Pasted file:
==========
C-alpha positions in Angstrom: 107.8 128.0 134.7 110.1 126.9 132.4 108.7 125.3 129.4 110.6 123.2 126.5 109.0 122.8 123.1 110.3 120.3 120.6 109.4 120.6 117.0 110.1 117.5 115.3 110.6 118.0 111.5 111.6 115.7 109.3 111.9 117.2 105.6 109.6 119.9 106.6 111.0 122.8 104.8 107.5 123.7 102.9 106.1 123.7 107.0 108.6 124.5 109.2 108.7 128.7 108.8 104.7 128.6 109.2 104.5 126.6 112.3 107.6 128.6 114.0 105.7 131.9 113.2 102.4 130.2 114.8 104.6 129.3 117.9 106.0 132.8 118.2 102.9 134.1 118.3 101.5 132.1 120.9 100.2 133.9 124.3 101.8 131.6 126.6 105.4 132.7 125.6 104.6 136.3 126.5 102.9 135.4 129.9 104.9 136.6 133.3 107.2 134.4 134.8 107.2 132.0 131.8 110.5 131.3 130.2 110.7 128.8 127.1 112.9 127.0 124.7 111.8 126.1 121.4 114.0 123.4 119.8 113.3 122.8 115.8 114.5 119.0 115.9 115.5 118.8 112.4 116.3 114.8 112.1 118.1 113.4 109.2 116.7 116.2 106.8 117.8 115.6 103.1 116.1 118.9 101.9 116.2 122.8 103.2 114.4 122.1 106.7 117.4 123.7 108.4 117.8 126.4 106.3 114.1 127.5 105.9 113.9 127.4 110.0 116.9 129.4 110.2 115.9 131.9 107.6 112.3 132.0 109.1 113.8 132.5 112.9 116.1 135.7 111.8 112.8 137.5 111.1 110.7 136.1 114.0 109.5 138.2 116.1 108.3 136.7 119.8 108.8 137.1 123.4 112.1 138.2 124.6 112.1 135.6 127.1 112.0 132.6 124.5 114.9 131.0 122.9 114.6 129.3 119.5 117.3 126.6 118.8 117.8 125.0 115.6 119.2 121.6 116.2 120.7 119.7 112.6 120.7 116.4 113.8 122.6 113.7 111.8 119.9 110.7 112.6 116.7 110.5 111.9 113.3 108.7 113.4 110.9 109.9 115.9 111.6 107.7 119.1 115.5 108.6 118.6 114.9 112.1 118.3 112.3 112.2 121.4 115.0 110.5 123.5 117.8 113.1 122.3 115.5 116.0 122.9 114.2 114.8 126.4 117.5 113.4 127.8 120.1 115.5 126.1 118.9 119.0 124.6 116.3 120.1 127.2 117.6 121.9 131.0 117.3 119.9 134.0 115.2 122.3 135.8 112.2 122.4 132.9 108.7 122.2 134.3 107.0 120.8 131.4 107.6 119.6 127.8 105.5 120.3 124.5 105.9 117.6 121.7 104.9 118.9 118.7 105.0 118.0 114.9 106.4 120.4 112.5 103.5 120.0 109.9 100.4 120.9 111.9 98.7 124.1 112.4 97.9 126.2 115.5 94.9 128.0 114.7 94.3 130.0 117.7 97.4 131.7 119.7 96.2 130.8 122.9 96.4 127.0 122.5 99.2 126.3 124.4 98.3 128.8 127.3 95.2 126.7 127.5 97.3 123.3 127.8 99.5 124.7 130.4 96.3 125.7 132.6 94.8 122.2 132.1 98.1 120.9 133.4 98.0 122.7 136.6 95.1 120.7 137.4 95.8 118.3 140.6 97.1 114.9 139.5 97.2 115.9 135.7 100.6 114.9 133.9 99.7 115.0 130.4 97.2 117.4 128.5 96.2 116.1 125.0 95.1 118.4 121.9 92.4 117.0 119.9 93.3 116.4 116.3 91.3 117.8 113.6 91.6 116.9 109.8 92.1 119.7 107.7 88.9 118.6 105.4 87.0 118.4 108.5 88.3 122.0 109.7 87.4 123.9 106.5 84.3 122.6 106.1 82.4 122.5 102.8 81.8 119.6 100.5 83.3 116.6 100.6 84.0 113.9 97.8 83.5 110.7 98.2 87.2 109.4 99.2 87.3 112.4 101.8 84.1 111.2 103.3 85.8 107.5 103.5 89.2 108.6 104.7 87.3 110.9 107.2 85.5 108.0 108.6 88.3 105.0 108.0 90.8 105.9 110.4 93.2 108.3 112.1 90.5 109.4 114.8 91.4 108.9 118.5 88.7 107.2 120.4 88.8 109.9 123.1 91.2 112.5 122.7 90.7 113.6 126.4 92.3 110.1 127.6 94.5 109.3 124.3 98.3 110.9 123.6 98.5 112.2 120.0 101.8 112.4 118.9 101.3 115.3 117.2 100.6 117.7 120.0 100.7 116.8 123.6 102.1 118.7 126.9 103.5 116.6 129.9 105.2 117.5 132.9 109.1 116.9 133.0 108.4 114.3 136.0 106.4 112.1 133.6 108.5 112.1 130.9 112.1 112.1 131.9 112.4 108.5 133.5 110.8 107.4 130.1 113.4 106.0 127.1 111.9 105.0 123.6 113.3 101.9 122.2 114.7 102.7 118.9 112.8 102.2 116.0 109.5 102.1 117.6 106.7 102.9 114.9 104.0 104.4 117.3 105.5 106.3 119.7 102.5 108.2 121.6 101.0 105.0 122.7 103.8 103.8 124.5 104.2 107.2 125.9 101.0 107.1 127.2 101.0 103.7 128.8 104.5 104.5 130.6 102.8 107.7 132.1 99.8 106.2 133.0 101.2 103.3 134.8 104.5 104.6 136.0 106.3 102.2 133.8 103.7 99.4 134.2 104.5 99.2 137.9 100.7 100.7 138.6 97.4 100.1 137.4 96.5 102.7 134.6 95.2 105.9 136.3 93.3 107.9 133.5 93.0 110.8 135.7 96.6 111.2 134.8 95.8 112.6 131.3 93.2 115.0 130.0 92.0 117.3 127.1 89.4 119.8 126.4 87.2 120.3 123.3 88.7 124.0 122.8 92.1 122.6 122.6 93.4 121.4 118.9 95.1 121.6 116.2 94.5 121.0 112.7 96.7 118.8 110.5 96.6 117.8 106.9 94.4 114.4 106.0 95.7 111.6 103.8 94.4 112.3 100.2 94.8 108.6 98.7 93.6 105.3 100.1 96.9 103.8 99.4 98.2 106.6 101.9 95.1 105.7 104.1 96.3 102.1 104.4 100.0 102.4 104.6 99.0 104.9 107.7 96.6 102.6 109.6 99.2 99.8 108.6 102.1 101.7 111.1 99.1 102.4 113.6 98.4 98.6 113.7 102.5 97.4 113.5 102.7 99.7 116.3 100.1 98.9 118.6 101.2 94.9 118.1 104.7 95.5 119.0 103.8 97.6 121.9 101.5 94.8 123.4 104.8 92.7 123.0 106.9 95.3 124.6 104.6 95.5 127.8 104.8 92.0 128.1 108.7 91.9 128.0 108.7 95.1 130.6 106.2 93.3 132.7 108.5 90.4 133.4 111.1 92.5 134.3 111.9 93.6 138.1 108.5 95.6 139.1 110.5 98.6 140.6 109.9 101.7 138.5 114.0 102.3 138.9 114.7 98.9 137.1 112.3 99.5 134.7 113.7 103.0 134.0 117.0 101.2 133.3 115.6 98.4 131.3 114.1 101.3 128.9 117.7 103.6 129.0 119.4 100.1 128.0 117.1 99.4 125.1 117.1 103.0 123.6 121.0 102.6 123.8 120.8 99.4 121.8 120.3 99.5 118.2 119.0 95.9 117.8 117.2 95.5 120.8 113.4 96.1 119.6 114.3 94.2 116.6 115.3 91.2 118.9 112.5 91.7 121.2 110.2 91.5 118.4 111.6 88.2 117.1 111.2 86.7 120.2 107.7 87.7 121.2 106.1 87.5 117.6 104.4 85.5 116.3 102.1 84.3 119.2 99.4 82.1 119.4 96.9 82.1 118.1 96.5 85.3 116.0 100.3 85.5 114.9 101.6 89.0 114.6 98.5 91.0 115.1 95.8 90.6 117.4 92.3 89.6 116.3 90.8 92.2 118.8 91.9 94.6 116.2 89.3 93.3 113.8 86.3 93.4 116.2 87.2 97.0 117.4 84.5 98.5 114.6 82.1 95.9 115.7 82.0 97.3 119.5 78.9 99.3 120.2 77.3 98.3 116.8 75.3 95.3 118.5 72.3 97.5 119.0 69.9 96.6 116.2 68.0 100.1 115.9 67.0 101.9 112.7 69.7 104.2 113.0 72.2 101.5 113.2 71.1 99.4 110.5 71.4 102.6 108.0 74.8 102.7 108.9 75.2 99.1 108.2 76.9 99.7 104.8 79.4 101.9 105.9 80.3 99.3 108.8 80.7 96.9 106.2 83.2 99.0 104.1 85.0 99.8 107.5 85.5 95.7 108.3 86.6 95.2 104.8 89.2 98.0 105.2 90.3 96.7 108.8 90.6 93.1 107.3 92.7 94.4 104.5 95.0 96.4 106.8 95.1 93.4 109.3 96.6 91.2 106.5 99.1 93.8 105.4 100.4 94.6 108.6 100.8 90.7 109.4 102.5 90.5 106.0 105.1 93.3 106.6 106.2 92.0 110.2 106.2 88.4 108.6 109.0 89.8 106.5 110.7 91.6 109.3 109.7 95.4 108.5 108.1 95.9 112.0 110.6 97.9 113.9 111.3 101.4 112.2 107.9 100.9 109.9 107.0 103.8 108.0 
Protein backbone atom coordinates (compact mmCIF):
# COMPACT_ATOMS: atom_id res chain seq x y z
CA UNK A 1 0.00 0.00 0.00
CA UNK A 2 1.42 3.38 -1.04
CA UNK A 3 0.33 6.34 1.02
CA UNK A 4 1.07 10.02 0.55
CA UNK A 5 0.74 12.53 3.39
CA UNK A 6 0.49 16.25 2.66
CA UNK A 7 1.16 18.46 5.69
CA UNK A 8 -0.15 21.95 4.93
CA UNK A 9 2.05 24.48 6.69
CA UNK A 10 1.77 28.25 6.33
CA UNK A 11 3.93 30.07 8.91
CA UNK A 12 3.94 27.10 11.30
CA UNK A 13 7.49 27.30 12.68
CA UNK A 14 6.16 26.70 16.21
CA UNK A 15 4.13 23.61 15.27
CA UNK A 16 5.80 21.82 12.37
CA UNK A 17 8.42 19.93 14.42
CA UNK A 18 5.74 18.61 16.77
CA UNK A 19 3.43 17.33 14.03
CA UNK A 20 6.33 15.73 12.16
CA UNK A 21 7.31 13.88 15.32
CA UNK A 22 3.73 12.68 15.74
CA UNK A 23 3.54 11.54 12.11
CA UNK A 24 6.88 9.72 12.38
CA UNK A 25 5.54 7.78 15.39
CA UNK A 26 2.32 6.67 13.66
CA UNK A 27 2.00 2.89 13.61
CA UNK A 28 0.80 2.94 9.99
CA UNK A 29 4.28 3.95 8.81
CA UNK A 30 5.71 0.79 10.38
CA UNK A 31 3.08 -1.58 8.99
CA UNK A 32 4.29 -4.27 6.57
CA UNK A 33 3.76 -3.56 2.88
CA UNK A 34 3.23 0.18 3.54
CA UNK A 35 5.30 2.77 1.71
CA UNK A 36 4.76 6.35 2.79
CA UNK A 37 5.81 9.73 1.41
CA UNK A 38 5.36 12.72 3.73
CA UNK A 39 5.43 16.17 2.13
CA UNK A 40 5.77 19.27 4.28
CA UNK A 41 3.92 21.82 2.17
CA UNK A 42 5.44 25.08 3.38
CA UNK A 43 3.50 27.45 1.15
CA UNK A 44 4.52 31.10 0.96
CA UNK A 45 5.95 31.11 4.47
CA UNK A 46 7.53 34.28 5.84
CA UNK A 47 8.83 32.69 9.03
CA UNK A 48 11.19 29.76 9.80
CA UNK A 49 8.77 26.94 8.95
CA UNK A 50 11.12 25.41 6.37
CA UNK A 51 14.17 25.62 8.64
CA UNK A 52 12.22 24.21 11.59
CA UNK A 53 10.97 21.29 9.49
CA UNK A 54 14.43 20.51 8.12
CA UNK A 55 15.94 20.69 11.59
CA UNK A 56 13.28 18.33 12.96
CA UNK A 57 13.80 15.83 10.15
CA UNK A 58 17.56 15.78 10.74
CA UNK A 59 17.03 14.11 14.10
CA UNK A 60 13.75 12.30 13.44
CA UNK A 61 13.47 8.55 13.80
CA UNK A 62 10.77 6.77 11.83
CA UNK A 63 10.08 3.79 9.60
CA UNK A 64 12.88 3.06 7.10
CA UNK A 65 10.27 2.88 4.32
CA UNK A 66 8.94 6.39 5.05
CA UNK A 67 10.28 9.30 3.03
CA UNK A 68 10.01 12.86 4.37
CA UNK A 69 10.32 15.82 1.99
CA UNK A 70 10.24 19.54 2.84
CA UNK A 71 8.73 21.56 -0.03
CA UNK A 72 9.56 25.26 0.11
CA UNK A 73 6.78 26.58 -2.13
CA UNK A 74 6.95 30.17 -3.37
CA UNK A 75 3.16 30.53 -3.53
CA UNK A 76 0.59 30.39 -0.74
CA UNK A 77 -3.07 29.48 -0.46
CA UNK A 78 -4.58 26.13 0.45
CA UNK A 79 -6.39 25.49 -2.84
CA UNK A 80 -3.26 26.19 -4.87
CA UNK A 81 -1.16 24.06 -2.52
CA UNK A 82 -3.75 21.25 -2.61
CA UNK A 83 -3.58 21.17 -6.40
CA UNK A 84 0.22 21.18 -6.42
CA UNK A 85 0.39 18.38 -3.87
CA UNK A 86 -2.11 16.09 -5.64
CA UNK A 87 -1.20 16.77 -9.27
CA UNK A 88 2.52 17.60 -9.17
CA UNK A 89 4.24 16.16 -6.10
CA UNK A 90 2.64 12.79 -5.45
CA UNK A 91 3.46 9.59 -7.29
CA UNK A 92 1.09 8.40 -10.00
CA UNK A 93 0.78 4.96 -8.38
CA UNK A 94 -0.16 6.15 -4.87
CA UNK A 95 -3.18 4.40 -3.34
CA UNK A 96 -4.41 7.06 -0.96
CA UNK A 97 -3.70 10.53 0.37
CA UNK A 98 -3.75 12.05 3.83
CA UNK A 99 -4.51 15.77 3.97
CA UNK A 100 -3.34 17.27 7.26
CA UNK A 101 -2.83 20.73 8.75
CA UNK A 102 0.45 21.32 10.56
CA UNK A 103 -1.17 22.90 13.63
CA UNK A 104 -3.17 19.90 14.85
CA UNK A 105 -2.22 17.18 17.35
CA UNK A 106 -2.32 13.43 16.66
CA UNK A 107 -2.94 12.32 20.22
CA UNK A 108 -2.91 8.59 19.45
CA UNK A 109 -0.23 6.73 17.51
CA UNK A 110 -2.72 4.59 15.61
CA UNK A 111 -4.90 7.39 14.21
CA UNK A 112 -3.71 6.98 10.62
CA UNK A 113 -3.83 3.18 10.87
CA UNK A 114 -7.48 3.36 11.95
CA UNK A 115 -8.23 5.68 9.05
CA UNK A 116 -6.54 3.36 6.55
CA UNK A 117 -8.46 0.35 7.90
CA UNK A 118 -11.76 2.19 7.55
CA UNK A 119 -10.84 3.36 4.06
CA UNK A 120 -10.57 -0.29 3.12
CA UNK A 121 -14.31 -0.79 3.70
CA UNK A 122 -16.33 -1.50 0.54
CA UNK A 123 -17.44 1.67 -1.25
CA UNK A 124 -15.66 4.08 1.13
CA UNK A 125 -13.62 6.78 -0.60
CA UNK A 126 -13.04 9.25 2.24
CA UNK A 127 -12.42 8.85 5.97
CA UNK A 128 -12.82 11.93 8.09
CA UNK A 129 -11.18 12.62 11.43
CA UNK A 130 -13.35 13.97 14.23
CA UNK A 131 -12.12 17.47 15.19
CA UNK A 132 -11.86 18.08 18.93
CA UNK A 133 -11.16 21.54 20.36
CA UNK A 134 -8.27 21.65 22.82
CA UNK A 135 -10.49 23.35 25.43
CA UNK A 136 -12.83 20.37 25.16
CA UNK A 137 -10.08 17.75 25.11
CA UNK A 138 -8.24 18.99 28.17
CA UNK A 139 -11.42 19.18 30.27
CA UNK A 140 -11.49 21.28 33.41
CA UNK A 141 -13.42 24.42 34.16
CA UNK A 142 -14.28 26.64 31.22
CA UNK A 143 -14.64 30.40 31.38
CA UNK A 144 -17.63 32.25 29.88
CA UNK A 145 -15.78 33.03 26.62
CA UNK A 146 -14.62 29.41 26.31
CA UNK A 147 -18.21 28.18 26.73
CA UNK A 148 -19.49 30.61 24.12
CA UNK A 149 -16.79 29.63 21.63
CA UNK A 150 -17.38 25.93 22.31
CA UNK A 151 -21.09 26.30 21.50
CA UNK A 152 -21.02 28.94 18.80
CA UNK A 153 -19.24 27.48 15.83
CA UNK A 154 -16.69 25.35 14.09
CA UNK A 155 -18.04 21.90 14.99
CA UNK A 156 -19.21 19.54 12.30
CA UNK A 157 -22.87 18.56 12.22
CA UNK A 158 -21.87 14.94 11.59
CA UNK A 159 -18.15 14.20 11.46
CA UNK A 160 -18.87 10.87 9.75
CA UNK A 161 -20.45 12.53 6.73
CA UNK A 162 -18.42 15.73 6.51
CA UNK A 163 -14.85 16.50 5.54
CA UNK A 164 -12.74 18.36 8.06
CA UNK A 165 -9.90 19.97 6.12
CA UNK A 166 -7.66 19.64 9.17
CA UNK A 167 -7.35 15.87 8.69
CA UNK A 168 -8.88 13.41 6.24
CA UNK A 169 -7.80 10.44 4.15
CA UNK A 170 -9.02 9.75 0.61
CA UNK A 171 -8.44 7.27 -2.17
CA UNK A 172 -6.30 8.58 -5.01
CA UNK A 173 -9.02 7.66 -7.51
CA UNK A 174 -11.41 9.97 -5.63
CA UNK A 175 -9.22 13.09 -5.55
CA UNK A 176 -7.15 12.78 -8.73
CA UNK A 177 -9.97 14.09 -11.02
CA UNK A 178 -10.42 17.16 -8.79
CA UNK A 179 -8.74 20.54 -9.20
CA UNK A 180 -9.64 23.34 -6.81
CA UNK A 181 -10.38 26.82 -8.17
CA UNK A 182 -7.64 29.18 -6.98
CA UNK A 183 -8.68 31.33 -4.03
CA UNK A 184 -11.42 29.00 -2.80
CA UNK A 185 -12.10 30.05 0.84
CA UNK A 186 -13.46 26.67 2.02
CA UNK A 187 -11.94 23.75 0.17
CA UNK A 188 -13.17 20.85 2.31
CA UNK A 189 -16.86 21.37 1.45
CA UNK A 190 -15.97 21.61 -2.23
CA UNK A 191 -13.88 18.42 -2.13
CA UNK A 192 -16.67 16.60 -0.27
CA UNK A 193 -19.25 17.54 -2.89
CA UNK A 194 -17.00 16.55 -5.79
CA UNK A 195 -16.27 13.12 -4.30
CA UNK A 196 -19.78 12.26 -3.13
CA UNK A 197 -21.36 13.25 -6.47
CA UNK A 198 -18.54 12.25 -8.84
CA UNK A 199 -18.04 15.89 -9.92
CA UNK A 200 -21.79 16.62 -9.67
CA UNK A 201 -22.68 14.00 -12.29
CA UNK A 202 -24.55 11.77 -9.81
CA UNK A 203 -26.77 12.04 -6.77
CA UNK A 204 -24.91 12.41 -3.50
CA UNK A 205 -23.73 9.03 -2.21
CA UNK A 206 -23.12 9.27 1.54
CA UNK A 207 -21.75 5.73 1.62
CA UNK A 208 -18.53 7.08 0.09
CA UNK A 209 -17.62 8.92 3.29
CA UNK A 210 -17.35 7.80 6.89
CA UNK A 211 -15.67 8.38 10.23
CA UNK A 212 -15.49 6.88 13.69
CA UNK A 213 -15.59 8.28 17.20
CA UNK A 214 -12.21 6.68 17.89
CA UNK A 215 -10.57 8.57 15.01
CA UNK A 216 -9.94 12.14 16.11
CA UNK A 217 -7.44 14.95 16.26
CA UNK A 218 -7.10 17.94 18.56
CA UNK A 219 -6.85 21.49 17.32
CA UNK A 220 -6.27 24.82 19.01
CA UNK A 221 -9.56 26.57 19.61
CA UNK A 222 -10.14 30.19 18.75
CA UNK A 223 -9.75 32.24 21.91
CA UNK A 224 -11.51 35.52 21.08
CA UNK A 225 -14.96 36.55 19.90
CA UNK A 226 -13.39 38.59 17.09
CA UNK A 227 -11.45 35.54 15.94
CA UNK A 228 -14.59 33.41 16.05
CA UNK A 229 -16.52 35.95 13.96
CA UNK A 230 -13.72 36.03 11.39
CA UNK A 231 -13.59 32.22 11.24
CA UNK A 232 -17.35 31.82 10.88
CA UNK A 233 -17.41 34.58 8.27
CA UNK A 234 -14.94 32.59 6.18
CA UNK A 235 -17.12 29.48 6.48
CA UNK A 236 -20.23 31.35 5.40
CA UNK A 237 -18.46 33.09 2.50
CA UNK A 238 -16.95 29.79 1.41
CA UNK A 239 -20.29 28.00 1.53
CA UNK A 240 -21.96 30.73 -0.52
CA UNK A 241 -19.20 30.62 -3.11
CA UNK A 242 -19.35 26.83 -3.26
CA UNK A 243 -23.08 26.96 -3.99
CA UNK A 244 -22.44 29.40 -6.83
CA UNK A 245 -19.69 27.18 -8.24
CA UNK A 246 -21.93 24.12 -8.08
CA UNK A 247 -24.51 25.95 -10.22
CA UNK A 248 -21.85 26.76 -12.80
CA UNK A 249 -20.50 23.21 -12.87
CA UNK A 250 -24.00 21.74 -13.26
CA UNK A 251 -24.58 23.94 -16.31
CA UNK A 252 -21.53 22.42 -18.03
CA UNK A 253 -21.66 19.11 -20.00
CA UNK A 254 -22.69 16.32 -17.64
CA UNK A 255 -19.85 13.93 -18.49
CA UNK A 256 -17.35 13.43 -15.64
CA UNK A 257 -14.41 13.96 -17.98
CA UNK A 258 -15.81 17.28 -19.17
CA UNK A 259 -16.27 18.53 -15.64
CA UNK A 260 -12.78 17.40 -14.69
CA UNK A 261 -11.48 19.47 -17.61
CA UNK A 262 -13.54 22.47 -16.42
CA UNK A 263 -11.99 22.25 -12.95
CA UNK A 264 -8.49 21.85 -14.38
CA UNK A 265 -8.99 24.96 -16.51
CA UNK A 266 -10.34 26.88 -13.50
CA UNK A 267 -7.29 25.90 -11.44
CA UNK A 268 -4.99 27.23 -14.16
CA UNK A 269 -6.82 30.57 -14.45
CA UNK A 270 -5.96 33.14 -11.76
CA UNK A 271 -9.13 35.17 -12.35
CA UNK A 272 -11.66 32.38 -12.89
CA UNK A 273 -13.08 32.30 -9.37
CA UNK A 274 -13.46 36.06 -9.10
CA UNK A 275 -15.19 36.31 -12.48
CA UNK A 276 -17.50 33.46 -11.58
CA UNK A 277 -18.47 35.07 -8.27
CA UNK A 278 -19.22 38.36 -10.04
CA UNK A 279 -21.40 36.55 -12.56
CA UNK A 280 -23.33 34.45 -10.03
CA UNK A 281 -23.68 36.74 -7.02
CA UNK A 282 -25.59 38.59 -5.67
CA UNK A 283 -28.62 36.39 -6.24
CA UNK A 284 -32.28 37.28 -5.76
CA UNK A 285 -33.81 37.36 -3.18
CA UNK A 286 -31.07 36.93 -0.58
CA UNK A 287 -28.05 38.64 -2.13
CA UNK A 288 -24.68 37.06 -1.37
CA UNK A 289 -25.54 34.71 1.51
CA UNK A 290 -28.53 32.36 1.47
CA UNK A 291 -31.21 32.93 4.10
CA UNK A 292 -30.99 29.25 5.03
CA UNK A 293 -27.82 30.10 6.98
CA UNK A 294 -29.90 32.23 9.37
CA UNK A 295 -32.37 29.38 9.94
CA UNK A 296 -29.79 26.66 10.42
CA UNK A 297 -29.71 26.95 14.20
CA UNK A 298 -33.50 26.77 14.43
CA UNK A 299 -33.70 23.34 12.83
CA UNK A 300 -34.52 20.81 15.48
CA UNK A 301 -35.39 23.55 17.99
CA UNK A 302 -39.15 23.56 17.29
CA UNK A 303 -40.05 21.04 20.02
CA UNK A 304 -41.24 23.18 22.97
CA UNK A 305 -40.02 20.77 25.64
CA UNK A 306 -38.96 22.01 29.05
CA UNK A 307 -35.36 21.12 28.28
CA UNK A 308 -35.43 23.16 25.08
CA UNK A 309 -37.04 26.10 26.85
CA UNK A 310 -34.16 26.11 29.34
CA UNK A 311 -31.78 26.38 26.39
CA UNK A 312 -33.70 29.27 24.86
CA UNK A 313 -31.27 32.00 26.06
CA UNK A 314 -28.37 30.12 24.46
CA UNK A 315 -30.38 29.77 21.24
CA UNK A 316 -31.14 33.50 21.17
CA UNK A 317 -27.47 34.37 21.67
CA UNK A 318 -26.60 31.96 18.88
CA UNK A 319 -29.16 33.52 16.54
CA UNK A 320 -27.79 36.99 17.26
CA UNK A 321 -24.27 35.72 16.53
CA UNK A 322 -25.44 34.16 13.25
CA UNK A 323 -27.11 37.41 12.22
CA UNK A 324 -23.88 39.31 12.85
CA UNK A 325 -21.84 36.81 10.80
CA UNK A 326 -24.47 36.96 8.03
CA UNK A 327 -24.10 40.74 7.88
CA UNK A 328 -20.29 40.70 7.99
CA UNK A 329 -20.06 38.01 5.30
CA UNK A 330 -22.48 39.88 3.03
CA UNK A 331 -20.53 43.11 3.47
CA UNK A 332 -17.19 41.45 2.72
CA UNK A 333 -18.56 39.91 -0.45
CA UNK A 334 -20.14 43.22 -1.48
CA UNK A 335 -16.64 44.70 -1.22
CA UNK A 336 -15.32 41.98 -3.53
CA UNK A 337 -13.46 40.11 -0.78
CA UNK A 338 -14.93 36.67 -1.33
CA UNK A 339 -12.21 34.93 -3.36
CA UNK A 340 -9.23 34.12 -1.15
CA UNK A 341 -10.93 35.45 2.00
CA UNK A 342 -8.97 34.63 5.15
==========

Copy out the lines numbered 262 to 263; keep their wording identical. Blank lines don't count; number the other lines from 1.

CA UNK A 259 -16.27 18.53 -15.64
CA UNK A 260 -12.78 17.40 -14.69